Let us note the date and time of the article....
 

dang it, he sucked me in for a while there. Good one, nice to know interest.co still has a sense of humor.

Thing is
Remember the 1980's 35f2d - anyone?

Friday 13th June 2003

Text too small?

Another attempt is being made to establish a wool futures contract in New Zealand, on a broader base with appeal to more woolgrowers.
Two previous wool futures contracts, one in the 1980s and another in the 1990s, were withdrawn after three years due to lack of trading.
Wool exporters and brokers were keen to participate, it was claimed, but farmers were not interested. In the first home-grown attempt, the wool description for the contract, 35F2D, was quite narrow and the unders and overs calculations reportedly confused farmers.
http://www.sharechat.co.nz/article/16703de3/broader-wool-futures-contrac...
 
We are Disappointed cause TD seems to have copied something out of the NZX brouchure.
 
and we really have a problem with this:
Allowing farmers to partially diversify away the risk from downstream effects makes farming a less risky activity.
(please on what basis you say.)
With farming being less risky, would-be farmers require a lower return to induce them to purchase a farm and this would translate into a higher price for rural properties.
So is the current farm debt problem really is the farmers fault, in that we are not wishing to pay enough, and not willing to accept a return low enough ....
If sources had been mentioned, we could look thru, otherwise the bucks stops with he..
 

Yes, true, and there weren't any casinos in new zealand in the 1980's either
 
Plus, there is a bit more to the history than that.
The NZ Futures market never really flourished across all of it's offerings - probably due to new zealands disastrous love affair with financial markets in general. The SFE (Sydney Futures Exchange) was in its infancy in the 1980's also, and didnt really come of age until about 2002 when it was taken over by the ASX. Today it is huge. And, more importantly the SFE took over the NZFE around 2000. It is interesting to note that the NZX is trying to go it alone with Dairy Futures. Perhaps Fonterra should have gone with the SFE (now known as ASX-24)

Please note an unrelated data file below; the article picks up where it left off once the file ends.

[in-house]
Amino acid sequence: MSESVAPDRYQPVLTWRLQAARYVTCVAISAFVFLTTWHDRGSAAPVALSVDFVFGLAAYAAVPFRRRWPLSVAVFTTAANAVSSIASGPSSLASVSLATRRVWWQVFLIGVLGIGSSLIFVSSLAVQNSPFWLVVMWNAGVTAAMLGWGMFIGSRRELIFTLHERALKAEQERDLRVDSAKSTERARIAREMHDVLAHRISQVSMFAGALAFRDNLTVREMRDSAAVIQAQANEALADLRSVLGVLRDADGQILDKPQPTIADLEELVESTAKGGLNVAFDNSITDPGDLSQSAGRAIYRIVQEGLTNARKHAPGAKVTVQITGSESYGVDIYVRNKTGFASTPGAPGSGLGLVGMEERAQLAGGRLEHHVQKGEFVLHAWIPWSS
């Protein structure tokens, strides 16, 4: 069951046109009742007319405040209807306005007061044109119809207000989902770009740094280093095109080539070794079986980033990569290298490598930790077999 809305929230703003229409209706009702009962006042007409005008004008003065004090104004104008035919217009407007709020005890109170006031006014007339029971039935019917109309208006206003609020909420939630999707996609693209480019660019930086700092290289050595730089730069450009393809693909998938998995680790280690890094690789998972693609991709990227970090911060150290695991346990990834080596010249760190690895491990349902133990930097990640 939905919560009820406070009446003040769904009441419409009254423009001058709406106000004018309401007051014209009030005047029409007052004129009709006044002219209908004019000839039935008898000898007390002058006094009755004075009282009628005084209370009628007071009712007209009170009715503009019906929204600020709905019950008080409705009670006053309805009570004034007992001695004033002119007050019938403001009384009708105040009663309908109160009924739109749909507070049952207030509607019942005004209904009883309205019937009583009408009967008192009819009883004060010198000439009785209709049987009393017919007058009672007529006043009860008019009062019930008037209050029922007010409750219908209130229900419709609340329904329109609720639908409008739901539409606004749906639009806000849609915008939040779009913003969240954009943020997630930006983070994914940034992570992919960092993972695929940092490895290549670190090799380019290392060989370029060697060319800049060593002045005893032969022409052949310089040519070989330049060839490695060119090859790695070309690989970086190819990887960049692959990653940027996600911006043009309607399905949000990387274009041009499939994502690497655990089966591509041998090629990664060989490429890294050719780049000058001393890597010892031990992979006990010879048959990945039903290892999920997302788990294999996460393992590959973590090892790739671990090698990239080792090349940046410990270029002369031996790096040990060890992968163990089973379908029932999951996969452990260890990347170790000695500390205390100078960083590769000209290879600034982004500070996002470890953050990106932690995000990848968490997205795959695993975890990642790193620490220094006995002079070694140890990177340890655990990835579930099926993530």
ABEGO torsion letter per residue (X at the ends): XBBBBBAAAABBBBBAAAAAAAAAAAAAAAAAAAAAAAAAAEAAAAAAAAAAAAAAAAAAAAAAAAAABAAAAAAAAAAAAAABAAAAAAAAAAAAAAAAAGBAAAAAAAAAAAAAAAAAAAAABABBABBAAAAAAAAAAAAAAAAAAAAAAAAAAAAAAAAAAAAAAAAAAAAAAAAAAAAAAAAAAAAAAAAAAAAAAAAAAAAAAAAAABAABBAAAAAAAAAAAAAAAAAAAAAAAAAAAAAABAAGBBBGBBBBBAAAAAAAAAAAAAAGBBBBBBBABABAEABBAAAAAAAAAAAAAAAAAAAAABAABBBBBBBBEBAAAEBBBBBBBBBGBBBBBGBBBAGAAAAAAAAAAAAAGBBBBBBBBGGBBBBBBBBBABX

Anyway the NZX Dairy Futures Market is there, it's up and running, and getting healthier by the month.
Reasonable volume considering .. just needs a bit of marketing ..
http://www.nzxfutures.com/system/downloads/42/NZX%20Dairy%20Derivatives%20Volume%20Report.pdf?1364443638

You can trade New Zealand Electricity Futures on the ASX 24
http://www.asx.com.au/products/asx-nz-electricity-futures-and-options.htm

While the local NZ Futures Electricity market founders
http://www.stuff.co.nz/business/industries/4819167/Electricity-futures-market-may-face-intervention

Up until recently Fontera had a simple mission in life. To maximise returns to its dairy farming co-operative owners. It did this primarily by maximising the milk price paid to those farmers. Now that Fontera has non-dairy farmer owners it has become a two beast organisation.
 
One beast wants to continue to maximise milk prices while the other beast wants to minimise milk payouts so that profits and dividends can be maximised for the non dairy farming shareholders.
 
Currently the reins are only attached to the milk price maximising beast and the other beast is tethered alongside. Because only dairy farmers have voting rights. But articles like this are all about creating the arguments for changing that.